This is one of my family's favorite hot sauces, well, really G's and mine. It's too hot for the little blessings. We call it rooster sauce in our home and always have. See the rooster pic? When I first started seeing the term "sriracha sauce" online, I had to check our rooster sauce to see if it was the same thing, and it was. So, on a previous blog, I mentioned it in its proper name, but it felt weird. Then, at home, I asked for the sriracha sauce to be passed to me, and G literally did not know what I was talking about! Me and my snooty blogger self, how could I? So, from now on, I am referring to this as rooster sauce on my blog - I've got to have sanity between my two worlds. If you forget what rooster sauce is, I'll remind you. Delicious, by the way.

Fried red potatoes. They look a lot like boiled red potatoes, I know, but they are different, I promise. My favorite way to make these is to make an overabundance of the boiled version (see overflowing bowl above). Then, the next day for breakfast or lunch, cut up said leftover boiled ones, and fry them in either olive oil or canola oil. You don't have to fry them for very long to get them a tad crispy because they've been pre-boiled, see? Top with salt and pepper, rooster sauce, and sometimes, even ketchup. So good.

That's it, folks. Hope you liked my little tour of one of my favorite spuds. Simple stuff, but good. And both of these dishes can definitely feed five hungry vegans.

Sunday, August 15, 2010

Rustic Lentil Zucchini Soup

This is a soup made from some of our garden zucchini abundance. We are thankful for the bounty that these plants continue to offer us, but I have been trying to come up with new ways to serve zucchini so that my children will continue to eat it. This soup certainly stepped up to the plate, er, bowl. The zucchini didn't overpower the other flavors and was a nice change for my children, who ate it all up. By the way, we eat soup year round, we love it so, therefore the hot dish doesn't bother us. Maybe you'll like it, too.

Rustic Lentil Zucchini Soup


8 cups of water
1 cup of lentils
2 Tbs. of homemade bouillon or one cube of store bought bouillon
5 zucchinis, chopped
1 - 28oz. can petite diced tomatoes
2 stalks of celery, sliced
1/2 cup of parsley, chopped
1 and 1/2 tsp. salt
1/2 tsp. pepper
1 and 1/2 tsp. garlic powder
1 tsp. onion powder
1 cup of pre-cooked brown rice


Put the water and lentils in a large pot together on medium heat. Cook for 30 minutes, stirring occasionally. Add the remaining ingredients, except the rice, and continue cooking for another fifteen minutes or until the lentils are completely cooked and the veggies are tender. Add the rice and stir five minutes before serving. Great with a hunk of good bread and a side salad. Feeds five hungry vegans.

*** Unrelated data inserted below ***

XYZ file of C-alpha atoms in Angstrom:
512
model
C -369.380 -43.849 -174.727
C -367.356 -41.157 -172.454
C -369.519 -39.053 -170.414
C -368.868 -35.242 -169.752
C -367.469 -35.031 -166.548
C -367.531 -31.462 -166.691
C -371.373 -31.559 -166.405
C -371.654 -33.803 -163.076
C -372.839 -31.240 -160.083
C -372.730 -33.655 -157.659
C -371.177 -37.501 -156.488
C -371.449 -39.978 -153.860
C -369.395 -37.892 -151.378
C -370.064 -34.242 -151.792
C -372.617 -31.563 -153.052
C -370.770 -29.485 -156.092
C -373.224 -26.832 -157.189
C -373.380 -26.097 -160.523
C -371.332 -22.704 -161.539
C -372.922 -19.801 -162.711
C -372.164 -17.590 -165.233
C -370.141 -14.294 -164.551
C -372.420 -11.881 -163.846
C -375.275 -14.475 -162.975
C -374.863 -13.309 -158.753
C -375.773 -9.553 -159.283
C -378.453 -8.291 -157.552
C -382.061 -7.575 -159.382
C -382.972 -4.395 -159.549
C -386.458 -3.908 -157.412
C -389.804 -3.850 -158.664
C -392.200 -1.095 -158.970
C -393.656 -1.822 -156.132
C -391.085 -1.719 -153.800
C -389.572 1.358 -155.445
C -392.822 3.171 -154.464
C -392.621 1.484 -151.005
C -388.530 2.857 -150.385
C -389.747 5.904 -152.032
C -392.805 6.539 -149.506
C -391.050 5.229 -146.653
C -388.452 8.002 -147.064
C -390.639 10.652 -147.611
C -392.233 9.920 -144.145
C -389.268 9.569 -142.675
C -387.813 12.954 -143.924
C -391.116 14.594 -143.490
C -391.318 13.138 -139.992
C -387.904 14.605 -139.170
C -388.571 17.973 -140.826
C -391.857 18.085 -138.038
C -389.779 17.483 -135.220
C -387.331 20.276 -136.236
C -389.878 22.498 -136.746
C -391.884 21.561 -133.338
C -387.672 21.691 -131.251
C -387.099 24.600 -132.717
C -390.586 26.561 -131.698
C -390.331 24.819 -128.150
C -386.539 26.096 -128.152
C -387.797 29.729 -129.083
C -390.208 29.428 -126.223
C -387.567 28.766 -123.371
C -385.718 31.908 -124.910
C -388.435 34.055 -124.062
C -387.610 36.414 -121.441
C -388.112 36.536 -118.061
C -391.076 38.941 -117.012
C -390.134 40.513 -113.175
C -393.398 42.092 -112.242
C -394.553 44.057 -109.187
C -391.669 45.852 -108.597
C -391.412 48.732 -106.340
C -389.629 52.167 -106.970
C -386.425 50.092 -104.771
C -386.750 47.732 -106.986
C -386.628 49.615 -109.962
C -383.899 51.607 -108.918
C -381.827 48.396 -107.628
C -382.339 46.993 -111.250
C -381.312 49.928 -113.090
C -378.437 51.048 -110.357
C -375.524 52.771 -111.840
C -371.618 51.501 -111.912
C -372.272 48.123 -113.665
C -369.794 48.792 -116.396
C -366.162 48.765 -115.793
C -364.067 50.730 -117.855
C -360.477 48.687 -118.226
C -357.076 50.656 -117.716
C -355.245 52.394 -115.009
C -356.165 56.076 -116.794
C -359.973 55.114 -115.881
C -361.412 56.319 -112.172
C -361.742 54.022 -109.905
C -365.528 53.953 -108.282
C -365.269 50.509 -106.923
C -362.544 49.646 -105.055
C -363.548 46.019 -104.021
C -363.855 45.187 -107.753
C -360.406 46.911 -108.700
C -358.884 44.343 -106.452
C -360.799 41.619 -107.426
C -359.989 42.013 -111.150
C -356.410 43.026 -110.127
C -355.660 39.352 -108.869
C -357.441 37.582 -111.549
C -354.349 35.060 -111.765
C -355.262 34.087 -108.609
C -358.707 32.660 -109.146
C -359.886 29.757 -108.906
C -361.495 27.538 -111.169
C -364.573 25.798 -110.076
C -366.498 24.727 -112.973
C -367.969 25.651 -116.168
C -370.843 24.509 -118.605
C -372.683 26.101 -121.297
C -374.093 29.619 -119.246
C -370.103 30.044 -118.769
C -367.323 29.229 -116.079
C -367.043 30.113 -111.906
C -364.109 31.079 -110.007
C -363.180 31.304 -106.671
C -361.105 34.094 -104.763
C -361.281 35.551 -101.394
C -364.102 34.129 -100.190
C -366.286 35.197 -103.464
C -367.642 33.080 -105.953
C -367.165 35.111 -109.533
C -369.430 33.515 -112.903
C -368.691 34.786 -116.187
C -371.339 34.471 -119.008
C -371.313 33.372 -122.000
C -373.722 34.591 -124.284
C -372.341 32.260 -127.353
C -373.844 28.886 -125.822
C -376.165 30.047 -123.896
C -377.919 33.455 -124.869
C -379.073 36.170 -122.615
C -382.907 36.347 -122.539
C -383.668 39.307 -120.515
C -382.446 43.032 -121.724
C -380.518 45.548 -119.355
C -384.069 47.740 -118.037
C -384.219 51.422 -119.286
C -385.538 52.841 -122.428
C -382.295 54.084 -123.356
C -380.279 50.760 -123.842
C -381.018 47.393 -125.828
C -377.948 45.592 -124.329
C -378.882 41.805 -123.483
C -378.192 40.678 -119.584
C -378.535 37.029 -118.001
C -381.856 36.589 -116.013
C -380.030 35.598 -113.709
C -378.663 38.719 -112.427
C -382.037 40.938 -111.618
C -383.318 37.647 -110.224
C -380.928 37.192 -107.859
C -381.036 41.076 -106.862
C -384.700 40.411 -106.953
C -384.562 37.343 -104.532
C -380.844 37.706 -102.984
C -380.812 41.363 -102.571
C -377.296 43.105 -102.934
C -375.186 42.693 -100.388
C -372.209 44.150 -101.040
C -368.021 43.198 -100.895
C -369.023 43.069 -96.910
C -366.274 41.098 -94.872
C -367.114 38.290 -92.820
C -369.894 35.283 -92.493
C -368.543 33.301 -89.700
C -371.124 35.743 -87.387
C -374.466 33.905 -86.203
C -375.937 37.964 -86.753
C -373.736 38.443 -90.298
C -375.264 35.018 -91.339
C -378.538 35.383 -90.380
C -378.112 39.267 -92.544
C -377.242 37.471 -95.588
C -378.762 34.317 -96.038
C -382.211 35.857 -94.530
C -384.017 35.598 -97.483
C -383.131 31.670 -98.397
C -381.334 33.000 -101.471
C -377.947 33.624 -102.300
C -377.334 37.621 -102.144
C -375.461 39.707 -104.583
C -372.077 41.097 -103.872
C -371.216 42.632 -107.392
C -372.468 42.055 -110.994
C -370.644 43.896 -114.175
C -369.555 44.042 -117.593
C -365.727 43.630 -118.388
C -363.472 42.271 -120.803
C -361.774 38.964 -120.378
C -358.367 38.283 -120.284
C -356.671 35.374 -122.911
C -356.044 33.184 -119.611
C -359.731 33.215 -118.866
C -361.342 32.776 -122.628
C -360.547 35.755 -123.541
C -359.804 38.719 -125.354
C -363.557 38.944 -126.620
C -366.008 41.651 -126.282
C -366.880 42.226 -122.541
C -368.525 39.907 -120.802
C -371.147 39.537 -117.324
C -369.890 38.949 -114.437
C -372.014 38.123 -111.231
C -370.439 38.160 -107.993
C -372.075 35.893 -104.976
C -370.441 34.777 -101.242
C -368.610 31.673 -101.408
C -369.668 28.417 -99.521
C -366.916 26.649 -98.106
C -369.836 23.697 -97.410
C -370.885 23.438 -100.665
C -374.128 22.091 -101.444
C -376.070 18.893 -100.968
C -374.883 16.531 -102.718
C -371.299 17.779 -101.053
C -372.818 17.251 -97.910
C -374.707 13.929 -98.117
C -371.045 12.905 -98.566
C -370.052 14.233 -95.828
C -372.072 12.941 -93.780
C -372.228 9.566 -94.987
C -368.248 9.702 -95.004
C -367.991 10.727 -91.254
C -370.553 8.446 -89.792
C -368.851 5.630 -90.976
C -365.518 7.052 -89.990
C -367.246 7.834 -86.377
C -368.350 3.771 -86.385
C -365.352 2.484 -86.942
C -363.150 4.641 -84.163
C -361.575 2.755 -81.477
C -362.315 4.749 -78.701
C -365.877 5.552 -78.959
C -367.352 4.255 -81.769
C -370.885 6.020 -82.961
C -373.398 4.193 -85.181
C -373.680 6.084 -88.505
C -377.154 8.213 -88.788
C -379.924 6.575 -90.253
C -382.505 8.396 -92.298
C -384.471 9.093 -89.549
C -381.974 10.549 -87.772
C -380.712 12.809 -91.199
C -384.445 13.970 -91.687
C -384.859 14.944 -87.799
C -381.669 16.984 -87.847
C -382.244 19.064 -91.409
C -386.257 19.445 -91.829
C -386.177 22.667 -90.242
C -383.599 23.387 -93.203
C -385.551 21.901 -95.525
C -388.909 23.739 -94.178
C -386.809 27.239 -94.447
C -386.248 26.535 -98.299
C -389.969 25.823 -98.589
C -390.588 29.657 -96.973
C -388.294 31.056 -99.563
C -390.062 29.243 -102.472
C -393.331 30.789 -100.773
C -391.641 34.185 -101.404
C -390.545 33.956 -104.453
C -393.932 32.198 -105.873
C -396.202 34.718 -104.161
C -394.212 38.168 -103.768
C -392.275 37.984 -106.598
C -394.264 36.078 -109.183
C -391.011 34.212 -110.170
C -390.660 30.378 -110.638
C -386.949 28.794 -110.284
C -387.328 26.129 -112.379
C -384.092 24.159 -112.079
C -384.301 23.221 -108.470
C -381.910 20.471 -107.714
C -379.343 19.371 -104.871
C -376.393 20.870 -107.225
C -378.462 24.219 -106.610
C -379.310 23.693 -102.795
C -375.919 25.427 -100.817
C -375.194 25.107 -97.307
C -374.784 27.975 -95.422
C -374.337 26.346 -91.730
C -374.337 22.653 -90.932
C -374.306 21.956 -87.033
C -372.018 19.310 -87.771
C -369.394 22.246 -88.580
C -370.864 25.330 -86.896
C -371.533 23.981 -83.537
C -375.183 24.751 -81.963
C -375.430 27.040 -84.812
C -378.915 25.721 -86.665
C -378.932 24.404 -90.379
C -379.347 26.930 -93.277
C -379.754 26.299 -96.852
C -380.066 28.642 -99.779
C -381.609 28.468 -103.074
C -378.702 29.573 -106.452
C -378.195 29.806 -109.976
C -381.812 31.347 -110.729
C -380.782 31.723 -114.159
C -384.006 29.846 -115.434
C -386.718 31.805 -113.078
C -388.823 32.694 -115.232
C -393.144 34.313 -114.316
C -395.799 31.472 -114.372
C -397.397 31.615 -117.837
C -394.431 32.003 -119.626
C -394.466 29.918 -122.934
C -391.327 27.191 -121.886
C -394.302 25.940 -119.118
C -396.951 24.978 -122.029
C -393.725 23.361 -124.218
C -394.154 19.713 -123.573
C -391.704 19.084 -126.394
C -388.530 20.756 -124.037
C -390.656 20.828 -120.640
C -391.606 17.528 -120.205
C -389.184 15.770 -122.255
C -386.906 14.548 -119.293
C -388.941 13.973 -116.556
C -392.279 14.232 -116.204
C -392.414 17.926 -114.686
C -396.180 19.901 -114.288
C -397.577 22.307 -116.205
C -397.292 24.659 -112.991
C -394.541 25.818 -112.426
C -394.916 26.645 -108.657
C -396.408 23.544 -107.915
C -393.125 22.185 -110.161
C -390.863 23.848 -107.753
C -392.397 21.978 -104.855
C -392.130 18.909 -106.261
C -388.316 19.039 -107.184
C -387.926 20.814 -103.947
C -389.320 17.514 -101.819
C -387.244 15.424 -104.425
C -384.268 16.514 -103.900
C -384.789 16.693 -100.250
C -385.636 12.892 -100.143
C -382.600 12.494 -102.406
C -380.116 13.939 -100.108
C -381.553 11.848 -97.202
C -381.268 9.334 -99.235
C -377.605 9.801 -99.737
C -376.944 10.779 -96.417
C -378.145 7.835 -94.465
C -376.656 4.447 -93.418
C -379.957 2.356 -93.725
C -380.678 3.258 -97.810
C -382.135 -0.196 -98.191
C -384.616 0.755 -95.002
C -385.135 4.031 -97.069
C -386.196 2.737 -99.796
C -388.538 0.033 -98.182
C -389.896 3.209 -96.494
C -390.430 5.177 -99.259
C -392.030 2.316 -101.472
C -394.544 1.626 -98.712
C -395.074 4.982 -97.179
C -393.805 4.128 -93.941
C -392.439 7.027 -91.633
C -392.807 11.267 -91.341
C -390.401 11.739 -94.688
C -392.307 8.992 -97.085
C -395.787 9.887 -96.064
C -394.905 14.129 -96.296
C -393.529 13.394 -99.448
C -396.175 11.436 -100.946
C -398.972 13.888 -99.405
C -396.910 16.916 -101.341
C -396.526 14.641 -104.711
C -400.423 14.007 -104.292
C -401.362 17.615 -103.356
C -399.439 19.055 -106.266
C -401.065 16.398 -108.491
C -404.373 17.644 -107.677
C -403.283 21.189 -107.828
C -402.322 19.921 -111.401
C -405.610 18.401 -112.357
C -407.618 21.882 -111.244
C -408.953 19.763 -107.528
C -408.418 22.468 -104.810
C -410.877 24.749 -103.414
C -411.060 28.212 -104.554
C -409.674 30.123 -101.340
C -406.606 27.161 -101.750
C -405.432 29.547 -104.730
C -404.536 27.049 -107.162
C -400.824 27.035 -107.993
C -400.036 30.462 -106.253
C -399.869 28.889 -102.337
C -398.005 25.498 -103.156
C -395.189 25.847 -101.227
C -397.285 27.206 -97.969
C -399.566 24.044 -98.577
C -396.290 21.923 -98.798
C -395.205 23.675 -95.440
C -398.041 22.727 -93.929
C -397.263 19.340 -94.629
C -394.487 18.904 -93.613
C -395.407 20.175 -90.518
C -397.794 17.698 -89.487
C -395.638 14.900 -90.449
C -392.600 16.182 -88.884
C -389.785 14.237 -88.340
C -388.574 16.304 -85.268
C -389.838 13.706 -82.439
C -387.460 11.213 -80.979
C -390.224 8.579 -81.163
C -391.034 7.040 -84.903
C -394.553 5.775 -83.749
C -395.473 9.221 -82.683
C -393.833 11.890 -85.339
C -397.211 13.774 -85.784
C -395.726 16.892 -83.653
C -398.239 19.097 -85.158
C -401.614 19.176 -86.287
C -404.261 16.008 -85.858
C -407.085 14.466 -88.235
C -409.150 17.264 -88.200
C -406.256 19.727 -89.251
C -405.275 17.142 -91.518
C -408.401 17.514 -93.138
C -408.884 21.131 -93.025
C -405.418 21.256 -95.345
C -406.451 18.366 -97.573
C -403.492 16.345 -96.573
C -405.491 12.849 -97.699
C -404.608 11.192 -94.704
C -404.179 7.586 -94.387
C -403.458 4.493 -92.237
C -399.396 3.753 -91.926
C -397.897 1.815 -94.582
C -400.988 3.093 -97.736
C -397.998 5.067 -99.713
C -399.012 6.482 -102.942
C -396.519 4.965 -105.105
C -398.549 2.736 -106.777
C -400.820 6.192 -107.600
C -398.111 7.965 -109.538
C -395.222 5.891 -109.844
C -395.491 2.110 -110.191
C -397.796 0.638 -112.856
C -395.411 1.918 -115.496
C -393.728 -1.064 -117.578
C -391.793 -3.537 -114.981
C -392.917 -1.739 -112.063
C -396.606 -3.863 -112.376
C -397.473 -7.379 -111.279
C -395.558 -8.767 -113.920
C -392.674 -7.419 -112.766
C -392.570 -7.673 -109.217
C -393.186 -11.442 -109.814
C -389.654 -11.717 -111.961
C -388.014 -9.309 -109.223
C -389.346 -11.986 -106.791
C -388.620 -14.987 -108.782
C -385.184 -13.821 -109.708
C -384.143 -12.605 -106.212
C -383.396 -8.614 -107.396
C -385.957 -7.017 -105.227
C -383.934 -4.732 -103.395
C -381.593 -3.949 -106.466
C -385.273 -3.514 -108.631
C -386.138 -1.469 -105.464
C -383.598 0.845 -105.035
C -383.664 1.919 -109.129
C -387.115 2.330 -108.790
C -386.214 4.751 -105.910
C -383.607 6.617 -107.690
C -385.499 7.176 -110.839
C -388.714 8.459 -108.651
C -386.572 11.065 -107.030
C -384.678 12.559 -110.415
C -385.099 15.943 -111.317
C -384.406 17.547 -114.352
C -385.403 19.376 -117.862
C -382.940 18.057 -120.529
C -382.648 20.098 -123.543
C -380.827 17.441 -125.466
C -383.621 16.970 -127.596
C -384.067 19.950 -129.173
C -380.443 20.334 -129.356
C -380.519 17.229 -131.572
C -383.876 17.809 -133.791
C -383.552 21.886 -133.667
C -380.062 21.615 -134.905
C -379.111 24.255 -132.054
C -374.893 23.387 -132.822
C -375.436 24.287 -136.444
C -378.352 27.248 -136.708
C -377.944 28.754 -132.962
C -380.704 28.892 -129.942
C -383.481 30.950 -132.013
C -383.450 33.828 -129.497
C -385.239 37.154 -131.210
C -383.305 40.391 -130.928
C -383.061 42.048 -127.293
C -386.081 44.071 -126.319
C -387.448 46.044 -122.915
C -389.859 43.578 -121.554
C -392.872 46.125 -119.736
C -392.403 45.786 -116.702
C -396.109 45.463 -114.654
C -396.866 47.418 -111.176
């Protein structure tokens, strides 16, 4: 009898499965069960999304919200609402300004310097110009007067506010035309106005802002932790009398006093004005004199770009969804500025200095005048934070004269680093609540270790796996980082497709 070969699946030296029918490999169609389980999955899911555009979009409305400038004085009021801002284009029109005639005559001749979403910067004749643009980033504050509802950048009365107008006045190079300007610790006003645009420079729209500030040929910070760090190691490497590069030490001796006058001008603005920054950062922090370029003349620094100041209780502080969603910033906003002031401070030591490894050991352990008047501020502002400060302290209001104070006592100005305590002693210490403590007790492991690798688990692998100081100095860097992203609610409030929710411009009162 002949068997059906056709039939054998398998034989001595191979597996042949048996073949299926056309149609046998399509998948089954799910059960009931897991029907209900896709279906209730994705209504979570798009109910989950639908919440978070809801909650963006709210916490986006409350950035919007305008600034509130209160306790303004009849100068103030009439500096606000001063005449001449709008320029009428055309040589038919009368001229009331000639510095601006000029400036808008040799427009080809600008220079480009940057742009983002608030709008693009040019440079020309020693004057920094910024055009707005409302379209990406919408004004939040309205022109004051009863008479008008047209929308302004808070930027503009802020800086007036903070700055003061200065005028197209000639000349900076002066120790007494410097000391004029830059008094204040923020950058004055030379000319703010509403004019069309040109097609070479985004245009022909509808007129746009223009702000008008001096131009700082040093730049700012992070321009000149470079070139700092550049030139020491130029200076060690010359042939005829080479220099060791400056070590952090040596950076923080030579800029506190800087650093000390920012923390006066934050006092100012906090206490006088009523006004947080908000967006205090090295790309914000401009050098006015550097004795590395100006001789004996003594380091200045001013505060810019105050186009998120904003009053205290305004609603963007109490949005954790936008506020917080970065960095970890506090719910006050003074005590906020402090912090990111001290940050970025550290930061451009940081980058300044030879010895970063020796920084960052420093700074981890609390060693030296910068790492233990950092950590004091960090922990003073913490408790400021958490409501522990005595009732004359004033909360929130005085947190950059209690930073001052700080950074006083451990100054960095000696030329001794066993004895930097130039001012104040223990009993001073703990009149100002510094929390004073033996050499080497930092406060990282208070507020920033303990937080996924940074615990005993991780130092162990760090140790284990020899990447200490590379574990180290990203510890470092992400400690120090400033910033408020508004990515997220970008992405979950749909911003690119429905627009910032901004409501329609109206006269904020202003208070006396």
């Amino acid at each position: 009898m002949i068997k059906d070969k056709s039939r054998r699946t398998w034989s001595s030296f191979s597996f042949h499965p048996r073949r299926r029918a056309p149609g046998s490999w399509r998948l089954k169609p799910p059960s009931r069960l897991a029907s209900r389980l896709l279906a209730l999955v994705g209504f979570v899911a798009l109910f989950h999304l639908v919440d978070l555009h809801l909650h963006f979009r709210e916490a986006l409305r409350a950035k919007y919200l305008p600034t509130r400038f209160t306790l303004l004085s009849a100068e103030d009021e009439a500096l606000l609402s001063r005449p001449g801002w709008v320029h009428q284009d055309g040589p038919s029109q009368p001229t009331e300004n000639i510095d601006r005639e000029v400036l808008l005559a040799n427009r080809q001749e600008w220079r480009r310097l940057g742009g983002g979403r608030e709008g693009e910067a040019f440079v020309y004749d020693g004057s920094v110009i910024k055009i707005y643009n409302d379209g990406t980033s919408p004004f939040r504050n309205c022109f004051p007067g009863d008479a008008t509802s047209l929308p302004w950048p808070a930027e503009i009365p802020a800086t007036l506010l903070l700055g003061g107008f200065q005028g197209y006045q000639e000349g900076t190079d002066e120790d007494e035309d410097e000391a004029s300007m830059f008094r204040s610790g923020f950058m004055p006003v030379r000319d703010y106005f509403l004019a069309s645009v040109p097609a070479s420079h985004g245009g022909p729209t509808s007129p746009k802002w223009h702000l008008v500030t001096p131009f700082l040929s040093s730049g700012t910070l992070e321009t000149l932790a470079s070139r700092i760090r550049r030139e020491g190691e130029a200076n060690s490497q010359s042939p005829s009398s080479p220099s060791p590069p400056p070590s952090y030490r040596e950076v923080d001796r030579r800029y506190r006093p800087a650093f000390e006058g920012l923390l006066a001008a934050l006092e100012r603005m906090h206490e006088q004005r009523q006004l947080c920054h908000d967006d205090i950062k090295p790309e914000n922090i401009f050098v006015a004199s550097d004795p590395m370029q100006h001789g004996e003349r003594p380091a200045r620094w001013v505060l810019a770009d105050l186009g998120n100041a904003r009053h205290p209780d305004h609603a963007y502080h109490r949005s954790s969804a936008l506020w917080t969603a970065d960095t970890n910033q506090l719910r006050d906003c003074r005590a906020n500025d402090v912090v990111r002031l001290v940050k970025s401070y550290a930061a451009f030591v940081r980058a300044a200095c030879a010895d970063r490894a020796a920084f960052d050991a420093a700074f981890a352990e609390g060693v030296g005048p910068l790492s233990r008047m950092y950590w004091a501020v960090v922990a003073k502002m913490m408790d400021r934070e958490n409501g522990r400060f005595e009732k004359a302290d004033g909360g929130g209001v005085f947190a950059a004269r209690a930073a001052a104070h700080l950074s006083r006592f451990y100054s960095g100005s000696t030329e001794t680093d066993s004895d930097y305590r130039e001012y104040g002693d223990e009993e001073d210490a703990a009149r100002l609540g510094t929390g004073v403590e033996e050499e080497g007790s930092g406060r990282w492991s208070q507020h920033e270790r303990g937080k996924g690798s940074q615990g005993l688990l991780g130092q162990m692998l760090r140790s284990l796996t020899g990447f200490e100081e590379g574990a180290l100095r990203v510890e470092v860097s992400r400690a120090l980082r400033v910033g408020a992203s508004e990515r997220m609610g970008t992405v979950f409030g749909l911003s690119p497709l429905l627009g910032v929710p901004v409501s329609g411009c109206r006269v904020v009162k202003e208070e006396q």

Thursday, August 12, 2010

Happy 101 Award and fun stuff!

I received this cute award from Rose at If you've never been to her site, you are missing out on one of the most outstanding gourmet, beautifully photographed vegan blogs that exist! Can anybody say "cookbook"? Please?

Thank you, Rose! So, without further ado, here's how the award works: I list ten things that make me happy. Then I list ten blogs that make me happy. Please keep in mind that there are way more than ten blogs that make me happy, so this is just a short list. I also like more than ten things - can you tell I don't like being restricted? But, I did my best. Read on!

Ten things that make me happy in no particular order:

1. Cooking, creating recipes, trying new recipes, reading cookbooks, cooking with my children, blogging about cooking, reading cooking blogs.

2. Organizing small things like cupboards, drawers, closets, making lists (lovin' this!), creating budgets, creating homeschool lesson plans, micromanaging.

3. Watching Rutger Hauer and Adrian Paul movies/television shows.

4. Spending real quality time with my husband, where we can actually look into each other's eyes without a big splotch of food landing on my cheek or hearing something crash in the next room.

5. Photographing my children, my husband, my parents, my pets, nature.

6. Spending time with the Lord either in His Word or in prayer or in song or in thought.

7. With my husband enjoying individual daughter/son dates with our children where they can pick the restaurant and the activity for the night.

8. Standing outside, regardless of the weather, looking at the sky whatever time of day, looking at trees, watching critters.

9. Cultivating our garden and watching my husband do the same.

10. Sleeping in a cozy bed, stretching under the covers, not hurrying anywhere, able to slumber luxuriously with or without the kids in bed with me/us.